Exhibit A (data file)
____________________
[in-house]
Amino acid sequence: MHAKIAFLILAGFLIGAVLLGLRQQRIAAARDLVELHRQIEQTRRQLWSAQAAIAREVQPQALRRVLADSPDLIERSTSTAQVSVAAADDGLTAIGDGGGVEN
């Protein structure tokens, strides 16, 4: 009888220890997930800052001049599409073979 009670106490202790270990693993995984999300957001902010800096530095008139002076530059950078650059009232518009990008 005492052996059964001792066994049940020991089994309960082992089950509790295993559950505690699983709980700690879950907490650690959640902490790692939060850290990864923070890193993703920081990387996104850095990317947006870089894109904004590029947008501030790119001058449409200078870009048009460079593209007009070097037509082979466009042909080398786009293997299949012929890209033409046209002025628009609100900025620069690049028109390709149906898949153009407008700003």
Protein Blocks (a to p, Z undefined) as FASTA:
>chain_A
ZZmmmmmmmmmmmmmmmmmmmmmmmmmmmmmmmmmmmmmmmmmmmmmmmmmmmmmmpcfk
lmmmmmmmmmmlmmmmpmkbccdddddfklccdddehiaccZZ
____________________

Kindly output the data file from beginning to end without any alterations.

[in-house]
Amino acid sequence: MHAKIAFLILAGFLIGAVLLGLRQQRIAAARDLVELHRQIEQTRRQLWSAQAAIAREVQPQALRRVLADSPDLIERSTSTAQVSVAAADDGLTAIGDGGGVEN
């Protein structure tokens, strides 16, 4: 009888220890997930800052001049599409073979 009670106490202790270990693993995984999300957001902010800096530095008139002076530059950078650059009232518009990008 005492052996059964001792066994049940020991089994309960082992089950509790295993559950505690699983709980700690879950907490650690959640902490790692939060850290990864923070890193993703920081990387996104850095990317947006870089894109904004590029947008501030790119001058449409200078870009048009460079593209007009070097037509082979466009042909080398786009293997299949012929890209033409046209002025628009609100900025620069690049028109390709149906898949153009407008700003």
Protein Blocks (a to p, Z undefined) as FASTA:
>chain_A
ZZmmmmmmmmmmmmmmmmmmmmmmmmmmmmmmmmmmmmmmmmmmmmmmmmmmmmmmpcfk
lmmmmmmmmmmlmmmmpmkbccdddddfklccdddehiaccZZ